- 2.5 miles of brick-lined streets
- 16 historic sites including Paul Revere’s home, the Old North Church (of “one if by land, two if by sea” fame), and the Old South Meeting House, where plans for the Boston Tea Party were hatched
- Local cuisine. Faneuil Hall, which rang with cries of “no taxation without representation” in 1764, is filled today with food vendors hawking homemade clam chowder and other New England staples.
- Costumed performers in 17th- and 18th-century garb play the citizens of Revolutionary Boston at key points along the trail.
- Catch an afternoon Red Sox game at Fenway Park, where baseball legends Ted Williams, Carl Yastrzemski, and Babe Ruth all cleared homeruns over the Green Monster looming over left field.
- Shop on Newbury Street. Running for eight blocks through the Back Bay neighborhood, the city’s most upscale retail corridor is lined with high-end boutiques from Chanel and Cartier, as well as vintage consignment shops and swanky cafes.
- Explore the Museum of Science. More than 700 interactive exhibits include a 20-foot-long Tyrannosaurus rex model and a Foucault pendulum swinging along with the rotation of the Earth.
Off the Beaten Path
- SoWa galleries. Located on the edge of the South End, SoWa (short for South of Washington Street) is filled with renovated warehouses now used as contemporary art galleries. SoWa Artists Guild members open their studios to the public on the first Friday of every month.
- Fogg Art Museum. Dating to 1895, Harvard’s oldest museum showcases impressionist paintings, Bernini sculptures, and Picasso masterpieces.
- B G Oysters. Watch chefs shuck more than 200 varieties of bivalves at one of Boston’s most revered seafood restaurants. Other crowd-pleasers on the menu include fried Ipswich clams, tempura gray sole, and piping hot lobster bisque.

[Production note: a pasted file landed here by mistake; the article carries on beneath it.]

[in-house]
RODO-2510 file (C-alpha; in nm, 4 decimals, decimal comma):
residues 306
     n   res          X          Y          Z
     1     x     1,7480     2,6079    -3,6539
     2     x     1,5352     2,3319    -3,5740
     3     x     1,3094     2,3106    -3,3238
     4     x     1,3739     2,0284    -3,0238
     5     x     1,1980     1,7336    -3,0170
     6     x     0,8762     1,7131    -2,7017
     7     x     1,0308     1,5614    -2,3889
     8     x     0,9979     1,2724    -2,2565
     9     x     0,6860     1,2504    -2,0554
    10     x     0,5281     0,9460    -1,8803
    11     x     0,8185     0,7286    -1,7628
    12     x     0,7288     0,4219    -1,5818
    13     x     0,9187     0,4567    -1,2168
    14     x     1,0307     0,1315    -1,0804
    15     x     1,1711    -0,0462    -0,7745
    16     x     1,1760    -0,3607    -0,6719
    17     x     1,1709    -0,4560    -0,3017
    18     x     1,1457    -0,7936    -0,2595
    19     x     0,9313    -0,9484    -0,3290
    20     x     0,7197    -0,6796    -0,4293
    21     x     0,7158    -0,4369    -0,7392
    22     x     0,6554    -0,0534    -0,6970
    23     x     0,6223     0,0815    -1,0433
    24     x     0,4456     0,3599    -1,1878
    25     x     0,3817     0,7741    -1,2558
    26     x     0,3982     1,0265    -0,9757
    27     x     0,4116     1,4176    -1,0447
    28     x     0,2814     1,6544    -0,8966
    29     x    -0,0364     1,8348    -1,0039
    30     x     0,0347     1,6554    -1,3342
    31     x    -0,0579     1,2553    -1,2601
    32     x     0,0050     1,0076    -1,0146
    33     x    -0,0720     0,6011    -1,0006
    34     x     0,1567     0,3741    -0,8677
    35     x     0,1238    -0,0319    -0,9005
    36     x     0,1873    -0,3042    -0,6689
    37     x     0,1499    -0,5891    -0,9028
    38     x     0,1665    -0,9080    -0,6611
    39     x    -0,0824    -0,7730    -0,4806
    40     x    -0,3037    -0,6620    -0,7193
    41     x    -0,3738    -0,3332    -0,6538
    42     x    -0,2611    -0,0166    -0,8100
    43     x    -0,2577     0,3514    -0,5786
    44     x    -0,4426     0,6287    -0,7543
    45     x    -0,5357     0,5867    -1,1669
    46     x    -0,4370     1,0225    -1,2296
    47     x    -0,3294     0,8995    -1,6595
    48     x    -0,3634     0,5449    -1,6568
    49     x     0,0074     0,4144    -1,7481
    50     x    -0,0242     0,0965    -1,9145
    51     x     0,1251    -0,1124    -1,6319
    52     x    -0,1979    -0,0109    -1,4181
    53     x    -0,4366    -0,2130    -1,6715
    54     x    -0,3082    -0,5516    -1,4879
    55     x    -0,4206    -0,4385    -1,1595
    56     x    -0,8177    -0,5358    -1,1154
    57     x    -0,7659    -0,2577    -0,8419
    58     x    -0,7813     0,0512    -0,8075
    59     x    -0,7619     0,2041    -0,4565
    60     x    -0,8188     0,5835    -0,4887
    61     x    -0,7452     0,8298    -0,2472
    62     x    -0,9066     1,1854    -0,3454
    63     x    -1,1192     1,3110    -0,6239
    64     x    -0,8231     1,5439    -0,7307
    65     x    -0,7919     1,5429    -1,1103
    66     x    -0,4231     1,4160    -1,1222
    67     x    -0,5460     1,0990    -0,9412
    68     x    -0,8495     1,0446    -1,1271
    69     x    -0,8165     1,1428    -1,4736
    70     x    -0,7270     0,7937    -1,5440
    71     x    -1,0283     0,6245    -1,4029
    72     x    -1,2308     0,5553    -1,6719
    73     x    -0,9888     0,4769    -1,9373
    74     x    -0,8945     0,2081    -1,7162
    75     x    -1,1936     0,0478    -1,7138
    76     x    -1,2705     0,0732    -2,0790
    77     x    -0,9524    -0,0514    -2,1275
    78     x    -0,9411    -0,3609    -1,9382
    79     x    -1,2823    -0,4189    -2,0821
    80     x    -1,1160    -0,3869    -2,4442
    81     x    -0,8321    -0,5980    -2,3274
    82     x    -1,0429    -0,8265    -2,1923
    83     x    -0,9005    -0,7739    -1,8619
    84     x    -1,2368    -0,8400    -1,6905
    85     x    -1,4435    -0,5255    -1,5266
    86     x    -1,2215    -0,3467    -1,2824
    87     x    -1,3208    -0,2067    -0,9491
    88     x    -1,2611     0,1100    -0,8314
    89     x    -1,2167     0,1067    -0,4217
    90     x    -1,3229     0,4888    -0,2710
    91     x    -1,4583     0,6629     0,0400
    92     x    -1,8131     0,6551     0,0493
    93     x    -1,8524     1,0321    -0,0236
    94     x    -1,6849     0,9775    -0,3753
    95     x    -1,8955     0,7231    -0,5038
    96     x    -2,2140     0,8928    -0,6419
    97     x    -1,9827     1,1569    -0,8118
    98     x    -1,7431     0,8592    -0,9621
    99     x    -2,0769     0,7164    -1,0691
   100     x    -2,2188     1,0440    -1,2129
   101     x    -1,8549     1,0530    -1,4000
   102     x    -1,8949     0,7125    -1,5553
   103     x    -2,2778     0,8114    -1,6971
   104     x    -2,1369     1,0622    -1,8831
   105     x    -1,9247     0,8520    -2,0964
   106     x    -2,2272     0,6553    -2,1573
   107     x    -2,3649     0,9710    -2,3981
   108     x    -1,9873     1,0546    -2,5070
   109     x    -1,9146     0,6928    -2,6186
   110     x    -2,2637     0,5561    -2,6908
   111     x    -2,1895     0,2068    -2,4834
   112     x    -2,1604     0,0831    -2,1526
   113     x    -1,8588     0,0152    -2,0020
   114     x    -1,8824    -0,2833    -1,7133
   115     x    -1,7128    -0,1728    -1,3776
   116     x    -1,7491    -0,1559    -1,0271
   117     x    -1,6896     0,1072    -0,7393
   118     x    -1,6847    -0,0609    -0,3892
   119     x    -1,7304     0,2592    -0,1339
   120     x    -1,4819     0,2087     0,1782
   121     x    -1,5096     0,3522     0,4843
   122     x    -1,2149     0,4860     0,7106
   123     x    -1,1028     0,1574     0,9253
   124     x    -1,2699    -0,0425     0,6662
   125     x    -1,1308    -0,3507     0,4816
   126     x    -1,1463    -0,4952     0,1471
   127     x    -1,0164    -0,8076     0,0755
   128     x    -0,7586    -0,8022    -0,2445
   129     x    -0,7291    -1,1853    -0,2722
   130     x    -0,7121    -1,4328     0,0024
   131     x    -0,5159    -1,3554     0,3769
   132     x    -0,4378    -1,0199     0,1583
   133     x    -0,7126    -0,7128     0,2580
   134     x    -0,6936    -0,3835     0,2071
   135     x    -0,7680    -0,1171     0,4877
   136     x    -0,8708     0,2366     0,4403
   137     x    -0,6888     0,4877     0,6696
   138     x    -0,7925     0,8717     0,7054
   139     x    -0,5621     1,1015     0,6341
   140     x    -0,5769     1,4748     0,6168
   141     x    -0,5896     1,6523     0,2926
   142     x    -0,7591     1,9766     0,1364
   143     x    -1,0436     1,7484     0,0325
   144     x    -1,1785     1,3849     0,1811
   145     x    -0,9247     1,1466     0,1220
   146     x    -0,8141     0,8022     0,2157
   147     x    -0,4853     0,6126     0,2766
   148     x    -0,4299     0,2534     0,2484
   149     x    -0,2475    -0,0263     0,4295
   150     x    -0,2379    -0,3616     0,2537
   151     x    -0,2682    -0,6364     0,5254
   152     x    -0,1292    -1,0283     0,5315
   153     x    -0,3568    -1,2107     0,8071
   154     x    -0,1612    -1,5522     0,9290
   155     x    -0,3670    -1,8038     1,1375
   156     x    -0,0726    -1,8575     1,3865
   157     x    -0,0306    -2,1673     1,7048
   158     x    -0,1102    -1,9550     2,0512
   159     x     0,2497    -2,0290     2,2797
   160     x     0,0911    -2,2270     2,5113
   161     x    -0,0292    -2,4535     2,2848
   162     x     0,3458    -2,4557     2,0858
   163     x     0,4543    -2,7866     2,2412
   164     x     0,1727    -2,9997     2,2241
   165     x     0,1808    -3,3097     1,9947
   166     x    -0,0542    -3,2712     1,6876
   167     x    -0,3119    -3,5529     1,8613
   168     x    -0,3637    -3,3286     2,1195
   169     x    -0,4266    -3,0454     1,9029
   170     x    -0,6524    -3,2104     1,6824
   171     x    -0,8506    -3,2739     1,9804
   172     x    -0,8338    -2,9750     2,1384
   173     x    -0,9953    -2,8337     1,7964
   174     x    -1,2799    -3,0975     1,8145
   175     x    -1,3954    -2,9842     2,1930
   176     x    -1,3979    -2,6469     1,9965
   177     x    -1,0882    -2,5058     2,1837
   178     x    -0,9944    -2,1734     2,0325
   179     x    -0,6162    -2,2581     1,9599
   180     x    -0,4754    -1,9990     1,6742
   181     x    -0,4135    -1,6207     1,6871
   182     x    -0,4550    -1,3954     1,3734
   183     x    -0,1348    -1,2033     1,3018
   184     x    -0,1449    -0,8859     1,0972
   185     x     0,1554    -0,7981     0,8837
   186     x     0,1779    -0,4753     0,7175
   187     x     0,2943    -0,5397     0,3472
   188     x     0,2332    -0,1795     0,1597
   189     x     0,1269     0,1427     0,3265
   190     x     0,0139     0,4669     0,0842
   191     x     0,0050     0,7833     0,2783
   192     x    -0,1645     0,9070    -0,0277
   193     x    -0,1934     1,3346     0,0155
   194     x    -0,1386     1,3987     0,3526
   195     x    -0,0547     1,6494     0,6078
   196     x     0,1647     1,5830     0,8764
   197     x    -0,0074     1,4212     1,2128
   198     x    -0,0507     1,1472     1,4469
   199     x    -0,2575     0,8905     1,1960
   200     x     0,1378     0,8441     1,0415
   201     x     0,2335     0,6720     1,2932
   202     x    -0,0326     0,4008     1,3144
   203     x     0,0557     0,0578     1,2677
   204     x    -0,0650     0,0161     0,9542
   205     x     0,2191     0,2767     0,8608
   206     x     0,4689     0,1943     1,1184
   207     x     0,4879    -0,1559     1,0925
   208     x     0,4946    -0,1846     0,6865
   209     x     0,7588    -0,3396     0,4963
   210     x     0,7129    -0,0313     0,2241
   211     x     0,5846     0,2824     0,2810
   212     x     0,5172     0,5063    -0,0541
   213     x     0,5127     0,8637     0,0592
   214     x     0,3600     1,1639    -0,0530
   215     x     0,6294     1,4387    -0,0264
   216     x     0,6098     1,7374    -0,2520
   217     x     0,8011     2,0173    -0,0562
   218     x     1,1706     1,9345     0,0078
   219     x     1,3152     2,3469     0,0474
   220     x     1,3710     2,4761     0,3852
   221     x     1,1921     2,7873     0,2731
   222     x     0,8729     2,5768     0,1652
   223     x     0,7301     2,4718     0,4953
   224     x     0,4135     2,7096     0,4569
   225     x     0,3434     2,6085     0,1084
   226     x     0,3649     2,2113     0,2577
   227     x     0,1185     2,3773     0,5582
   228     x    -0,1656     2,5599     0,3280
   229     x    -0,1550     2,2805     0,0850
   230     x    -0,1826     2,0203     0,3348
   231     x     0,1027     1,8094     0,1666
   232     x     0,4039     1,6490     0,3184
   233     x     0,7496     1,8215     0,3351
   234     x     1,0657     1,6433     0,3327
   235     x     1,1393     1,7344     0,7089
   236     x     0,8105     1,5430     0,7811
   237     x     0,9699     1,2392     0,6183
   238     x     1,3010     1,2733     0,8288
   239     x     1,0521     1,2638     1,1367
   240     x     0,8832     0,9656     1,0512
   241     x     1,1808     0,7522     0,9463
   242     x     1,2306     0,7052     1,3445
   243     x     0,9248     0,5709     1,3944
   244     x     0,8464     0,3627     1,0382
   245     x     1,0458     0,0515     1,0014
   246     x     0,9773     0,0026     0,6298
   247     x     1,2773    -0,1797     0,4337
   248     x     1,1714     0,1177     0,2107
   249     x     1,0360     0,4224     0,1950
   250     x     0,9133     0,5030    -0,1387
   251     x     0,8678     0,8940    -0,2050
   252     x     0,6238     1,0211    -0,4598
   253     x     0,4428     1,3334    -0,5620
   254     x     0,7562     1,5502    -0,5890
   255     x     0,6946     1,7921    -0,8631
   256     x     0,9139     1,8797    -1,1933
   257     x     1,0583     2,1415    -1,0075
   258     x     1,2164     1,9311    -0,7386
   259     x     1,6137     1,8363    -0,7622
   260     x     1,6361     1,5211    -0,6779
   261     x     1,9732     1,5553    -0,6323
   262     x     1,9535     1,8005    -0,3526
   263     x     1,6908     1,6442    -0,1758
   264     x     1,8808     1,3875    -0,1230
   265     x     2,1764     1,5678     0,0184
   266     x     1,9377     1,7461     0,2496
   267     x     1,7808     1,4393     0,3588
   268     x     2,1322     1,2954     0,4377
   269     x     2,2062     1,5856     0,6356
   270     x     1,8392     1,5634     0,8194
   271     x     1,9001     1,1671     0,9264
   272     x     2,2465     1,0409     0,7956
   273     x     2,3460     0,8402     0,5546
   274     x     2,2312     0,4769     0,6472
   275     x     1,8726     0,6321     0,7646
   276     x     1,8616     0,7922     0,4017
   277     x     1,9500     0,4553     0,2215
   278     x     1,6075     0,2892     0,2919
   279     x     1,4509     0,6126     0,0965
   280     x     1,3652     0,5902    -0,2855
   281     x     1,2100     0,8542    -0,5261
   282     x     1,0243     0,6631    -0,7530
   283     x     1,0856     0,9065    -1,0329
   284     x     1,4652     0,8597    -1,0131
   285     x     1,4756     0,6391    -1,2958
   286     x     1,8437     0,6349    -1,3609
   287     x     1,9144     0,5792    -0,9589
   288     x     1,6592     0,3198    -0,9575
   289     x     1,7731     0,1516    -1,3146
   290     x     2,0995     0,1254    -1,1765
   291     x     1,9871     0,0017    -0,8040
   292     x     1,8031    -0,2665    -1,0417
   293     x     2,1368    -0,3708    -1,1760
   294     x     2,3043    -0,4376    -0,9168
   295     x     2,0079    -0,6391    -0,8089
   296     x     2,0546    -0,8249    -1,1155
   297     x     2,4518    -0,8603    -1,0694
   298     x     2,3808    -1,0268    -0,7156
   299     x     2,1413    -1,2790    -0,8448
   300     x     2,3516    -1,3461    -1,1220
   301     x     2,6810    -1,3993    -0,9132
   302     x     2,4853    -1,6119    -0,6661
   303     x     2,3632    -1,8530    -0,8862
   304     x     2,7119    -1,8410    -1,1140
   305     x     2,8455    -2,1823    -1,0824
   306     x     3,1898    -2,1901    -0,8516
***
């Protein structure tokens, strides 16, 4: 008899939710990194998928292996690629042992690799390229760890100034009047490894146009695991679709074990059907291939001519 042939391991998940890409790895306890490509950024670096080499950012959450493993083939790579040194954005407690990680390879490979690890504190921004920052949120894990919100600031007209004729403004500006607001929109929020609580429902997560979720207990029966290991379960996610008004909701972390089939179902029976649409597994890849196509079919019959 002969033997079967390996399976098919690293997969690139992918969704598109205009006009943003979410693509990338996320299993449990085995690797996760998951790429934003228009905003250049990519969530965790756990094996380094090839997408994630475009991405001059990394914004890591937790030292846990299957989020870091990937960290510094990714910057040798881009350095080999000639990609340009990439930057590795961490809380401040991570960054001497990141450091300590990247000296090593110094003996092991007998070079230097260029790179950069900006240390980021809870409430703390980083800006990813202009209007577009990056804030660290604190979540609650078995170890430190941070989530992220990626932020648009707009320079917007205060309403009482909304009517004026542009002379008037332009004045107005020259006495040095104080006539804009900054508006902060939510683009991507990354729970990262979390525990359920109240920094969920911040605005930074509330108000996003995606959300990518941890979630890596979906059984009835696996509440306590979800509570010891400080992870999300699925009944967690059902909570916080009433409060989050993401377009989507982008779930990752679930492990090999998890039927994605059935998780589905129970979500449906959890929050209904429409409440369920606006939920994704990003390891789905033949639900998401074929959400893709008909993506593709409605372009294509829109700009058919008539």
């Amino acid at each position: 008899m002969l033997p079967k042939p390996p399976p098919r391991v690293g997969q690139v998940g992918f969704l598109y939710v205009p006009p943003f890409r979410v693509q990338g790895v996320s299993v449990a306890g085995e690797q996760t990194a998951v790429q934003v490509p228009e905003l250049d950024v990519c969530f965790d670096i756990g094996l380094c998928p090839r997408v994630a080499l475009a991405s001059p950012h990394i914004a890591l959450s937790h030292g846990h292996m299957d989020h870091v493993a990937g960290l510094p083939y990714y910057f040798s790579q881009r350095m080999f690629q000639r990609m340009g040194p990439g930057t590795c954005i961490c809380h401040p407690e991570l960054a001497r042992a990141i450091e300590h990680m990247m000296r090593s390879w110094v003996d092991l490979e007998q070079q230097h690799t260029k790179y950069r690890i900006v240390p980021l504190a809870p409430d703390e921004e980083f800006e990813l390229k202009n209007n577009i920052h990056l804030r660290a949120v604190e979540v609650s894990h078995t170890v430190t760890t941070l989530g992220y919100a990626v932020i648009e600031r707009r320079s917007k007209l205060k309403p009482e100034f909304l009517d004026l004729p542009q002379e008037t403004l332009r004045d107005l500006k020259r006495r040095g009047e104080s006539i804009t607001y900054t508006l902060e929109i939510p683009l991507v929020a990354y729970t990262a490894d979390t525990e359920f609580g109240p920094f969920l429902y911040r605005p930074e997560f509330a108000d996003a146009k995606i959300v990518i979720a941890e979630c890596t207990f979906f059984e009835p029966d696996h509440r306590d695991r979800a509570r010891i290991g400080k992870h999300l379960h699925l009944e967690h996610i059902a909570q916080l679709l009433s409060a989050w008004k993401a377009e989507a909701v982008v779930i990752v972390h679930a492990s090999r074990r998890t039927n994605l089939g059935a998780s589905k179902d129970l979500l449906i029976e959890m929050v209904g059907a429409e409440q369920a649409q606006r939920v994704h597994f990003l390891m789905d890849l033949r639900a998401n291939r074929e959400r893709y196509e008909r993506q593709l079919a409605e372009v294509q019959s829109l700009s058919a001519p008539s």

A Quick Guide to Boston’s Neighborhoods
Back Bay. High-end shopping and dining along Newbury and Boylston Streets lend a ritzy ambiance to Back Bay, though the neighborhood has its fair share of historic treasures, too. These include the Boston Public Library and Copley Square, where the Boston Marathon ends each year. It’s also worth taking a walk along the Charles River Esplanade, a riverfront path that’s so lush it’s been nicknamed the city’s “emerald necklace.”
Cambridge lies on the banks of the Charles River, about 3 miles west of downtown. Best known as the home of Harvard University and MIT, the city served as an important center of rebel activity during the Revolutionary War. Cambridge Common was a training ground for the Continental Army, and, a few blocks away, the house of poet Henry Wadsworth Longfellow functioned as George Washington’s headquarters during the British army’s siege of Boston.
Southie. South Boston occupies a vast stretch of land where you’ll find an especially strong sense of community—a holdover from the neighborhood’s days as a predominantly Irish-Catholic enclave. The best way to see Southie is along the waterfront; it features the newly opened Institute of Contemporary Art and Castle Island, a Revolutionary-era fort.
North End. The North End is one of the most historic neighborhoods in all of Boston, and a key part of the Freedom Trail. Cobblestone streets and historic homes, including the residence of Paul Revere, give the area an old-world feel. It’s also the best place in town to find authentic Italian cuisine. Head to Mike’s Pastry to sample up to 15 different kinds of cannoli.
Where to Stay
- Nine Zero Hotel. History buffs may want to splurge on this boutique property along the Freedom Trail, which offers lobby wine tastings and rooms with views of the Charles River.
- Fairmont Copley Plaza. The city’s most opulent hotel lobby can be found just steps from swanky Newbury Street.
- Liberty Hotel. In the summer, guests can borrow bicycles or take a yoga class for free at this historical hotel, housed in a completely transformed building that was a jail in the 19th century.
- The Charles Hotel just off Harvard Square offers sumptuous rooms decorated in a contemporary New England style.